__________________

Going through life is hard.
Going through life stupid is harder.

smokinghole is offline
 
Reply With Quote Quick reply to this message
Old 06-19-2013, 05:32 PM   #3
Tiroux
Feedback Score: 0 reviews
Recipes 
 
Join Date: Sep 2012
Location: Thurso, Québec
Posts: 466
Liked 9 Times on 7 Posts

Default

I would not take the trouble and time to brew a Flander's Red and fermented it for almost 2 years to end up putting vinegar in it... It's my point of view. But thanks for the tip anyway.

__________________
Tiroux is offline
 
Reply With Quote Quick reply to this message
Old 06-20-2013, 12:00 PM   #4
smokinghole
Senior Member
HBT_LIFETIMESUPPORTER.png
Feedback Score: 0 reviews
 
smokinghole's Avatar
Recipes 
 
Join Date: Nov 2009
Location: Lucid Dream Land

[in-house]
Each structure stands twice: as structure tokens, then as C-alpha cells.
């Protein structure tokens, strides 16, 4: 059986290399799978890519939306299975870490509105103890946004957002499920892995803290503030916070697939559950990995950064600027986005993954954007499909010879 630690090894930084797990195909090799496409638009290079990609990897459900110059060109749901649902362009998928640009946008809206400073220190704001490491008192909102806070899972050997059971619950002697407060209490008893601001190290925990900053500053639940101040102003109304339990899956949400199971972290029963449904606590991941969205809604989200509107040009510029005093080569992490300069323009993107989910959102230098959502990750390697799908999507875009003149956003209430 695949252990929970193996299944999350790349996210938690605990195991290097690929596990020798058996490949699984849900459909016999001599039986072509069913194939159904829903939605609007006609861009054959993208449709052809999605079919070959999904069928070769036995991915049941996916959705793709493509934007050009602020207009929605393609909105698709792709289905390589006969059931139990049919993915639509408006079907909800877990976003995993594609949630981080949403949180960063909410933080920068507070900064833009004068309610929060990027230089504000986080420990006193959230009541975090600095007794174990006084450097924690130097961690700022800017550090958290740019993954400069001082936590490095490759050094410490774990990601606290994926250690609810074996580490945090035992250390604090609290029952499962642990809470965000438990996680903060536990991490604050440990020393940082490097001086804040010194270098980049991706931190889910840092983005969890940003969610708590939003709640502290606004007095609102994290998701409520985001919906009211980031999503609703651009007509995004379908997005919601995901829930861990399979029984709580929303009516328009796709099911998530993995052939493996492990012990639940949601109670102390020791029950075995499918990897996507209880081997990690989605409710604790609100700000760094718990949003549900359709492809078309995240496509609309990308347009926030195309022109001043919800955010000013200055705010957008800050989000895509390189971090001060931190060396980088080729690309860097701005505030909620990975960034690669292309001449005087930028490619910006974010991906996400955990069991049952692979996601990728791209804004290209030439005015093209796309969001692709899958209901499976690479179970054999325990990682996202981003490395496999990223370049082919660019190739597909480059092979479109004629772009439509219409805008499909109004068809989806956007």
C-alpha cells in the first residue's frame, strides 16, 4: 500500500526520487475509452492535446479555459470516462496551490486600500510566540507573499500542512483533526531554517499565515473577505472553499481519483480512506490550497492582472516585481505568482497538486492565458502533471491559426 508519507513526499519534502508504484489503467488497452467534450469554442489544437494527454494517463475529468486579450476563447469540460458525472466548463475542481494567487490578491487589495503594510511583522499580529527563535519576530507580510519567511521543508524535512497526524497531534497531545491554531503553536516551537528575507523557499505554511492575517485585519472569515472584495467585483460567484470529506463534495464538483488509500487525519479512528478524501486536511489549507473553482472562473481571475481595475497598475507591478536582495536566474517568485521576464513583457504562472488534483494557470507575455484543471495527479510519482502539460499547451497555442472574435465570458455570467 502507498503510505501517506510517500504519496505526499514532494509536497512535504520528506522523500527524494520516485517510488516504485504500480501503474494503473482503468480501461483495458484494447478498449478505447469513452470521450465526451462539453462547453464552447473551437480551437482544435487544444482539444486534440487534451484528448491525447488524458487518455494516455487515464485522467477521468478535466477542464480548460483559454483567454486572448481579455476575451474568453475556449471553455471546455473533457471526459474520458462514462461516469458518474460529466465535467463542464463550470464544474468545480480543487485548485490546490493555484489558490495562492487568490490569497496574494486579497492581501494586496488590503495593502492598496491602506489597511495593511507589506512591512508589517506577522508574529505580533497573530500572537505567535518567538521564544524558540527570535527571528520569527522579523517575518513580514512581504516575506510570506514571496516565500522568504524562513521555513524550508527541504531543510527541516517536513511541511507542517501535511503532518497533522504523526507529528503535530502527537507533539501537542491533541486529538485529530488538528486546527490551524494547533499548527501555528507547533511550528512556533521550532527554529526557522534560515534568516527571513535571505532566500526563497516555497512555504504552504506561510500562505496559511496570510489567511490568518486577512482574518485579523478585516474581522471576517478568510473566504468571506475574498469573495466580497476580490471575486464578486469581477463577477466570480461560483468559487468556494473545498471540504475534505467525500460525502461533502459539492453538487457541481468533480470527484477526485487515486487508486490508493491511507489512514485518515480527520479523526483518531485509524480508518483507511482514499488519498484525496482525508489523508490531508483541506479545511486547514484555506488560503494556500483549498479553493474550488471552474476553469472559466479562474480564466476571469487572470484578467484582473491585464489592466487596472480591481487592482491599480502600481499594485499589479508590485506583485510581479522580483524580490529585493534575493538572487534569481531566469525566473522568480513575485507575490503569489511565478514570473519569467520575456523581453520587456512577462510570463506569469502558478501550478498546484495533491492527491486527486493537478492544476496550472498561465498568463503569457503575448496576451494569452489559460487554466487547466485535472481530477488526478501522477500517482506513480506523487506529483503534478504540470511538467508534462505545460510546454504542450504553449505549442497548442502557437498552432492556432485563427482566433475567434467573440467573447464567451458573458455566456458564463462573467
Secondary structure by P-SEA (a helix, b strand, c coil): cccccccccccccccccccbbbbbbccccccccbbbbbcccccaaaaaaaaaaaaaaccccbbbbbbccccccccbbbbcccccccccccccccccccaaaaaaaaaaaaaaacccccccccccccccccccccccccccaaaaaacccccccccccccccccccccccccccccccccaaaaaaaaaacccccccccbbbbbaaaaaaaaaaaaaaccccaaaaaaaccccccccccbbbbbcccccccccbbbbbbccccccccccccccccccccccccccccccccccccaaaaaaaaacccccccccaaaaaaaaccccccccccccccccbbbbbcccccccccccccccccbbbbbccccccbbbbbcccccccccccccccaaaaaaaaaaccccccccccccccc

Posts: 2,913
Liked 122 Times on 101 Posts
Likes Given: 12

Default

Well other than intentional exposure to oxygen I've got nothing for you. What I told you is the most controllable way to produce what you want. Acetic acid is acetic acid, well as far as I am concerned in most cases. I don't care if it came from grape must, malt wort, or rice wine. As i am sure you know, the commercial producers blend for that flavor with many barrels and years of experience. You are working with two batches. So this is where a little rule bending is fine. I just consider my bottle of balsamic that I use for salad as my super acetic barrel. I used a few ounces in a 12 gal packaging session on my Flanders I brewed last year. Enough to get a flavor but not too much that you can pick out the acetic balsamic quality. To me its like saying I wont look at fake boobs because some chick wasn't born with them.

__________________

Going through life is hard.
Going through life stupid is harder.

smokinghole is offline
 
Reply With Quote Quick reply to this message
Old 06-20-2013, 04:37 PM   #5
Tiroux
Feedback Score: 0 reviews
Recipes 
 
Join Date: Sep 2012
Location: Thurso, Québec
Posts: 466
Liked 9 Times on 7 Posts

Default

Quote:
Originally Posted by smokinghole View Post